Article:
Reggie Geary

An all-star on the court and at home 

By Steve Rivera

Nothing Reggie Geary has done – help lead the Arizona Wildcats to a Final Four, play in the NBA, coach at various levels or raise funds for UArizona – can match what he has been doing for nearly 20 years: Being a dad.

He loves the work – if that’s what you want to call it. He’s one of five fathers who will be honored this summer as a Father’s Day Council Tucson Father of the Year.

“It’s the most rewarding and the most challenging job in the world,” said Geary, a standout Wildcat basketball player in the mid-1990s. He’s now senior director of development for the Wildcat Club and visible in the community and Arizona athletic events.

“From the time our first born came, life changed,” he said. “And with that I wanted to be a great father.

“I’ve tried to do that – although I’ve probably failed more than I would like,” he said with a laugh. “But my intentions are always around love and support in wanting to be a great father.”

“Reggie is a best dad because of who Reggie is,” said Candace, who will celebrate her 25th wedding anniversary with Reggie this summer. Their sons, Quincy and Wesley, are 19 and 15, respectively. “He has sacrificed everything for his kids. He wants only the best for the kids − always.”

If Reggie and Candace aren’t at their son’s activities, it’s a shock. Quincy is the one-time standout high school basketball player, now a UArizona freshman who hoping to get into law school. You might see Quincy working at the Arizona Sands Club at Arizona Stadium now and then. He’s also a practice player for the UArizona women’s basketball team. Wesley is the impressive young singer/actor.

“We’re like every other family with active children,” Reggie said. “One is into athletics and the other into arts. When they were younger it was getting them to practice, violin lessons or swimming lessons or rehearsals. Our life was centered on where they needed to be. And mine was trying to do that and go to sporting events, while being a good father.”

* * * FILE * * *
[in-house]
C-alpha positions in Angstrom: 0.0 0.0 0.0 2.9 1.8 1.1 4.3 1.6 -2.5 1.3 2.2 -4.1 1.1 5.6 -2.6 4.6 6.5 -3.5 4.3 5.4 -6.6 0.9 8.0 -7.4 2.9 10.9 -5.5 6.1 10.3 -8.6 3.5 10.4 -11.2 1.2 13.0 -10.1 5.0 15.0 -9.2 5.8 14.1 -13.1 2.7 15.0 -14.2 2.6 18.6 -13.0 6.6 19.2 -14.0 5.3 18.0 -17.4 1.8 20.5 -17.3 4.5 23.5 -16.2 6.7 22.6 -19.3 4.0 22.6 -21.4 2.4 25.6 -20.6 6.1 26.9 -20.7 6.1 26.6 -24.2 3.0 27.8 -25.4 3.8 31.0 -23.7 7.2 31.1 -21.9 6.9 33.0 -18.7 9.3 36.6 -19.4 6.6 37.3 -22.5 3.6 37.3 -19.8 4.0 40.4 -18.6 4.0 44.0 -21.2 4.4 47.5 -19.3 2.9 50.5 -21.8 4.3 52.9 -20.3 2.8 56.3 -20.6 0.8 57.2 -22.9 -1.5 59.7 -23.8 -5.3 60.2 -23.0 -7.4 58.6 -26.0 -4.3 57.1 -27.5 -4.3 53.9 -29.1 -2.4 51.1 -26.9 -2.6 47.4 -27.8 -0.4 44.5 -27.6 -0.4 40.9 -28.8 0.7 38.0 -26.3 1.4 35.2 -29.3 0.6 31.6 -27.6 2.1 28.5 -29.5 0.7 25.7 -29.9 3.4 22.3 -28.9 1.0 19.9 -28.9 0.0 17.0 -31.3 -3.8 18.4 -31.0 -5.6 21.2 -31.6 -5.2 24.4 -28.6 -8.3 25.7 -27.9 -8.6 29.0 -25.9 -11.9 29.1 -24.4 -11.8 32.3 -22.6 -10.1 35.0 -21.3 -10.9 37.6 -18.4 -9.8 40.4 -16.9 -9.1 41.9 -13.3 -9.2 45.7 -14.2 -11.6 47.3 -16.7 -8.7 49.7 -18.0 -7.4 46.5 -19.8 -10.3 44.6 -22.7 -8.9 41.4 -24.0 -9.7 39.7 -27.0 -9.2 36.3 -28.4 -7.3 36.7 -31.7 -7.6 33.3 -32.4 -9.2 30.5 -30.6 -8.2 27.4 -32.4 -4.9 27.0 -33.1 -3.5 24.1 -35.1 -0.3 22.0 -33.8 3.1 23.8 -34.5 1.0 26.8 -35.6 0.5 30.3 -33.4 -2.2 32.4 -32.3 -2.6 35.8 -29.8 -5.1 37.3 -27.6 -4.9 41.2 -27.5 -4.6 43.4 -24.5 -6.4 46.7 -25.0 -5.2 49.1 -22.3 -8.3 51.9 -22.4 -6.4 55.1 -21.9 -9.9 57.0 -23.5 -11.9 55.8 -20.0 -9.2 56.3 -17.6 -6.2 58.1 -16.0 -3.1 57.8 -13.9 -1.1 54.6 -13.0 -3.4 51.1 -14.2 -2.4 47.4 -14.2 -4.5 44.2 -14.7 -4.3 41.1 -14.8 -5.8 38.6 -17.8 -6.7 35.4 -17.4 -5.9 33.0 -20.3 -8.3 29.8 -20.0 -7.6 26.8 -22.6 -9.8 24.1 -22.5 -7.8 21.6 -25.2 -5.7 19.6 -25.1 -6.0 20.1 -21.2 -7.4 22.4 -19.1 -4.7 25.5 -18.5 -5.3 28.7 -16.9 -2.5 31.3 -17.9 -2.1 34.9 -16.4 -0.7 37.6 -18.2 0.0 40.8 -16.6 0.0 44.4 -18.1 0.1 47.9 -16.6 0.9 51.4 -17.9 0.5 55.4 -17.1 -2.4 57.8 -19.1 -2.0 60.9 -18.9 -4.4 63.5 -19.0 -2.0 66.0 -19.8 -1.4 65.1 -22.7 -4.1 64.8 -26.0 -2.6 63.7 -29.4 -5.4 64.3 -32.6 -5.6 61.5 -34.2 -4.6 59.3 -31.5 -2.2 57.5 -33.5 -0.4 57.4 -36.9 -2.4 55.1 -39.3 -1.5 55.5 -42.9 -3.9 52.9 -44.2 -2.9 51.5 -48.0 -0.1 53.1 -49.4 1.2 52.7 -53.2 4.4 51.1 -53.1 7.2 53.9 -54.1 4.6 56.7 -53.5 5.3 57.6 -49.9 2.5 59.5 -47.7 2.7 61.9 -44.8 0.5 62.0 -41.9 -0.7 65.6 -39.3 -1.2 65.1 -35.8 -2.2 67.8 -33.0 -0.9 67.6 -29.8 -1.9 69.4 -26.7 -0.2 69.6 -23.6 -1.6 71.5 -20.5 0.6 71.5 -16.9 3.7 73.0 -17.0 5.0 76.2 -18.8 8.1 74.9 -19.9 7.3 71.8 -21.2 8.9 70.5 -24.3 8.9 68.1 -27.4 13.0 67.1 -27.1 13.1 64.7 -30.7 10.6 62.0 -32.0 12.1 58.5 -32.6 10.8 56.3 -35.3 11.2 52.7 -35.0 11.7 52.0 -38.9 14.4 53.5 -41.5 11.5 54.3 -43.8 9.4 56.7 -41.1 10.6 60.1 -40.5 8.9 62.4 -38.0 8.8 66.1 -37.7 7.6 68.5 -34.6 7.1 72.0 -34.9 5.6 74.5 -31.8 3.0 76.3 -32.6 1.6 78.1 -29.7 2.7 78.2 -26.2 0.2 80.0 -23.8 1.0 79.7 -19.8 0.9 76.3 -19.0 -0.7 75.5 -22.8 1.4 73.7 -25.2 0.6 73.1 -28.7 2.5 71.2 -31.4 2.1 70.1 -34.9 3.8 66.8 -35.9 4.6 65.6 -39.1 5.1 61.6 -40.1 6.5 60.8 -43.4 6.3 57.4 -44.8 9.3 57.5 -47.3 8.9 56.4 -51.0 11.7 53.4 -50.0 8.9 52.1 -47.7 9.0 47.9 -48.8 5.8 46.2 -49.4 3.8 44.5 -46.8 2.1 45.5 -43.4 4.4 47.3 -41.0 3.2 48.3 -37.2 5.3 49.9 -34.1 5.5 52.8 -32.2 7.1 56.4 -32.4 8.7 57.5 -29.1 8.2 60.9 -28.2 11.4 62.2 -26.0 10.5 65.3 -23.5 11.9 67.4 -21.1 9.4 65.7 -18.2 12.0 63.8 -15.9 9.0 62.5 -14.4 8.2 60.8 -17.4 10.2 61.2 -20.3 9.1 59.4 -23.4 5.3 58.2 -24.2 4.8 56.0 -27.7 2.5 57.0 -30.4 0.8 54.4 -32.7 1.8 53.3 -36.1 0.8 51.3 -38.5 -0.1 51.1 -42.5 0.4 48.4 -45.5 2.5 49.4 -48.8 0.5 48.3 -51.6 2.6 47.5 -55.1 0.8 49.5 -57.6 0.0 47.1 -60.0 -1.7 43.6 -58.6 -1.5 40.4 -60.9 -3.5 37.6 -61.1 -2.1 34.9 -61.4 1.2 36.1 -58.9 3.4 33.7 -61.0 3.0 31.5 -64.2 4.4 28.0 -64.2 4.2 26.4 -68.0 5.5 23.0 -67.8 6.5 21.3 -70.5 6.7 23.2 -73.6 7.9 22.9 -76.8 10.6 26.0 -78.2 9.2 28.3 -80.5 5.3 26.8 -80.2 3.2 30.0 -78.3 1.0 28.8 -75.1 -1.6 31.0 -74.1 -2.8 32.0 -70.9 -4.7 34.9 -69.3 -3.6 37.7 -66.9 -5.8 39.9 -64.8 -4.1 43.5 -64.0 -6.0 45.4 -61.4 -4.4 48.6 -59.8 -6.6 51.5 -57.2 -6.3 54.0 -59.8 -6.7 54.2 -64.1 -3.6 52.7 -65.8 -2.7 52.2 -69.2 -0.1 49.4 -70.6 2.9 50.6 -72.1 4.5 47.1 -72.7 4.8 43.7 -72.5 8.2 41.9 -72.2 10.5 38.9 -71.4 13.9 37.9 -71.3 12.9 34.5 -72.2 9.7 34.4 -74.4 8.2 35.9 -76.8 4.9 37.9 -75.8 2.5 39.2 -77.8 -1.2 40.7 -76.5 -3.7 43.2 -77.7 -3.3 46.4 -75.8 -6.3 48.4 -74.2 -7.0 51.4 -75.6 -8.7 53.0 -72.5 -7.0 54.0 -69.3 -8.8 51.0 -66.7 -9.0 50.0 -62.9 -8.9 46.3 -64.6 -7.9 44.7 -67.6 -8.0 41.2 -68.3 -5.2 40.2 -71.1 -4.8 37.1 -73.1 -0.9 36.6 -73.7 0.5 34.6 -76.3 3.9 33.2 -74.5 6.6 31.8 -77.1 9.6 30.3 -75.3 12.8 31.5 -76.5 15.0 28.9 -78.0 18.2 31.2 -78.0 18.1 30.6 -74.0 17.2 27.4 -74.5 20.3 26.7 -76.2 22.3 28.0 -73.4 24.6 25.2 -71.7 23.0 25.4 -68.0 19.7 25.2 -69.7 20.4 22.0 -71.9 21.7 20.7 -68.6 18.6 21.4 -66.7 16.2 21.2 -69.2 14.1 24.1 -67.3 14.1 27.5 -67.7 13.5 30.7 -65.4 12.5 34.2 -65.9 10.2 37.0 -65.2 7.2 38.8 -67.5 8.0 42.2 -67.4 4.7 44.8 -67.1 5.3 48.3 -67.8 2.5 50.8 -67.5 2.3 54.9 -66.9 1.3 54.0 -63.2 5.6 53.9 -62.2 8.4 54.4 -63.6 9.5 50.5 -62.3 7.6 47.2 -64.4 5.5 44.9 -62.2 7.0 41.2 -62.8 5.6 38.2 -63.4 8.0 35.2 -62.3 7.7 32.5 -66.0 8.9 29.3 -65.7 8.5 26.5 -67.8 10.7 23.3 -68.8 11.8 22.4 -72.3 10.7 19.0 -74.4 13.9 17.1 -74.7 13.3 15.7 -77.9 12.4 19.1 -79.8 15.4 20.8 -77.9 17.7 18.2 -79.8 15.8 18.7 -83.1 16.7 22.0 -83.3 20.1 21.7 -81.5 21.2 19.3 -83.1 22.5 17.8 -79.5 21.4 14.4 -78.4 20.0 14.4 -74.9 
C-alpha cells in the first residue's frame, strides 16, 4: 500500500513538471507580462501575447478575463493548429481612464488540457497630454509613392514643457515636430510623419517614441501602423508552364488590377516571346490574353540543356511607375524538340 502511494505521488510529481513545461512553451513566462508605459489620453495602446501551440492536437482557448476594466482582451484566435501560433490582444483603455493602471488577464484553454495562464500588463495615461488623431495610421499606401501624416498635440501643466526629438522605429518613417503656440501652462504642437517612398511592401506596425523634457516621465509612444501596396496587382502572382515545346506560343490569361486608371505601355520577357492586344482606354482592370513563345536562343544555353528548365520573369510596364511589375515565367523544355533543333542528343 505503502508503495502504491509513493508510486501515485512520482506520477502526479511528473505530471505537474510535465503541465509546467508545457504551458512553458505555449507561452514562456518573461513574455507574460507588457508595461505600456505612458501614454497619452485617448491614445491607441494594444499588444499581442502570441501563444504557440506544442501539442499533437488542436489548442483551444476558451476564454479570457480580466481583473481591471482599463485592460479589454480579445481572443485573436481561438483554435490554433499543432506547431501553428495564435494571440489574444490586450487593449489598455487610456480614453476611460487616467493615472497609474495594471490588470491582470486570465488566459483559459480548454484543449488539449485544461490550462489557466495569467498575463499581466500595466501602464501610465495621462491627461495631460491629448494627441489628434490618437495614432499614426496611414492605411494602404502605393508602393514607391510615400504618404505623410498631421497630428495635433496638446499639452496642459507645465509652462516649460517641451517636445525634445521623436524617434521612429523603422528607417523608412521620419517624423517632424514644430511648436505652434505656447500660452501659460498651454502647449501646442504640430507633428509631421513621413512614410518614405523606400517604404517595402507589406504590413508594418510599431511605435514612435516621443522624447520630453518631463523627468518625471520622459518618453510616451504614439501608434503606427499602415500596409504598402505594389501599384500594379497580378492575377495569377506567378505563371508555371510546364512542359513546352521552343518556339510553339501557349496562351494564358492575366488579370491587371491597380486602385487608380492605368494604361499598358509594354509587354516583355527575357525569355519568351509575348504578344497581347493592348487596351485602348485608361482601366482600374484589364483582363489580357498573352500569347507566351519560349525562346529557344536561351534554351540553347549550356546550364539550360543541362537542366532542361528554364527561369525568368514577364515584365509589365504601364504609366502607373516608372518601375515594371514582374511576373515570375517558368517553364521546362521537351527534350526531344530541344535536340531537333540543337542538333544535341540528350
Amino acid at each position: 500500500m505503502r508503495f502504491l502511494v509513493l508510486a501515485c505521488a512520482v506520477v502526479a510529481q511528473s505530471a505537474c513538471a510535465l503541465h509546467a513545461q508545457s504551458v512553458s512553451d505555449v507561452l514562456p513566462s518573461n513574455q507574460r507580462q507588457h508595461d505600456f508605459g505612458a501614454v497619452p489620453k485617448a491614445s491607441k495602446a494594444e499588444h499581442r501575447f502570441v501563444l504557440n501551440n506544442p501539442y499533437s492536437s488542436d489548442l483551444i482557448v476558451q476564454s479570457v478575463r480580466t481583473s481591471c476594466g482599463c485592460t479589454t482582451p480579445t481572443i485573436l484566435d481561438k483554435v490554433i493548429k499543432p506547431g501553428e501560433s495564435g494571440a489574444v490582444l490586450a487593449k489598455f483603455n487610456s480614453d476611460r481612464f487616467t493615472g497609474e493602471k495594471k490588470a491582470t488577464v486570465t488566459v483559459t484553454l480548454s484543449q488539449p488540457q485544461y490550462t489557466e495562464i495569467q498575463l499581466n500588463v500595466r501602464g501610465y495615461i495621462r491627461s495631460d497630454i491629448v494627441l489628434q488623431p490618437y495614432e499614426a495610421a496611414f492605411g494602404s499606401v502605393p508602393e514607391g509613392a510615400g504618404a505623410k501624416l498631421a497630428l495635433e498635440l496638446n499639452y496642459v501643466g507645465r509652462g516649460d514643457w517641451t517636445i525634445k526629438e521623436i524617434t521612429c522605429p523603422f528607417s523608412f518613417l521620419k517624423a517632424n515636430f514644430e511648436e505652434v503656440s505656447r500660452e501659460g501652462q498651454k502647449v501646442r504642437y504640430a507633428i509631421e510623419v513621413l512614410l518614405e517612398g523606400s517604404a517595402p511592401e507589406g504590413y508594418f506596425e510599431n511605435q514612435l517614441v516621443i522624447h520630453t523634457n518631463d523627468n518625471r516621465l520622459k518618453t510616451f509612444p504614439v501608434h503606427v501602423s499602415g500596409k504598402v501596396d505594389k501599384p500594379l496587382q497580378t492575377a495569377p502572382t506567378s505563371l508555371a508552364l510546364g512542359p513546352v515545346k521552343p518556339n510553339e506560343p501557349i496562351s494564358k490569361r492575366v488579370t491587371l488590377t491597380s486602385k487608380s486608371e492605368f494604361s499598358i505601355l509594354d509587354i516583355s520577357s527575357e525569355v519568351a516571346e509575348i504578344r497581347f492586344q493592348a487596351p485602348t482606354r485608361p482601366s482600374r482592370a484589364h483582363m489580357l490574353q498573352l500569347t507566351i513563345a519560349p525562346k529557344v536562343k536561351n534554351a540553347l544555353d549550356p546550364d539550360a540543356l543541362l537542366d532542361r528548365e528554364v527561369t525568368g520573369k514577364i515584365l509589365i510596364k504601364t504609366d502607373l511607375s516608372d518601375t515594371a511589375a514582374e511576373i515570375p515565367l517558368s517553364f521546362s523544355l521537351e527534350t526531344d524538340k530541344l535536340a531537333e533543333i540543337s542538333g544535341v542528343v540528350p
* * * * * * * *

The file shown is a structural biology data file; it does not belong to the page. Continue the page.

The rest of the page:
Good kids equal a good dad and, of course, a good mom.

Reggie saw that in his basketball coach at Arizona, Hall of Famer Lute Olson and his wife, Bobbi. Lute was a Father’s Day Council Father of the Year in 1995.

“Bobbi and Coach O were such a great couple. They were the perfect example of how Candace and I wanted to raise our family,” Reggie said. “I always loved that Coach Olson was such a family man and would openly display his affection for his family.”

Reggie does the same when he talks about his sons.

“I’m just so proud of the young men they’ve become,” Reggie said. “Both of our sons are very independent and talented. They’re really developing a vision for their futures. And they’re working hard towards those visions. As parents, that’s all you can ask for when they leave the home or when they need your house, you just hope they make good decisions. You support them and guide them as much as you can.”

Call it a good assist in raising kids to be proud of. But Reggie knows all about that given he had 560 assists as a UA player from 1993-1996. He helped lead the Wildcats to a Final Four in 1994 and a Sweet 16 in 1996. He ventured off to the NBA – at Cleveland and San Antonio − for a couple of years before finding coaching stints at various levels, including Japan and back at Arizona. 

Now, Tucson is home and has been for more than two decades. Reggie is frequently asked to do radio color commentary alongside Brian Jeffries on Wildcats Sports 1290 and still work his business-like magic for the Wildcat Club.

“What I love so much about Reggie is: I love his personality, he is fun, he makes me laugh, his confidence, he can adapt to any room and be comfortable,” said Candace, who has known Reggie for nearly 34 years. “He’s good with people, he loves learning and being in new cultures and environments. He’s a natural leader, he has a good spirit, he’s an amazing and handsome human being.”

More importantly, she said, “He’s a great dad. You knew him as a player and how hard he worked. Well, that’s who he is. He wants to do everything for his kids. He wants them to succeed. He wants them to enjoy the activities they’re doing. He puts everything into taking care of his family.”

“It’s a very humbling experience,” Reggie said of the honor. “Obviously it’s nice to be recognized by your friends and by people that see something in you. I feel good about it.”

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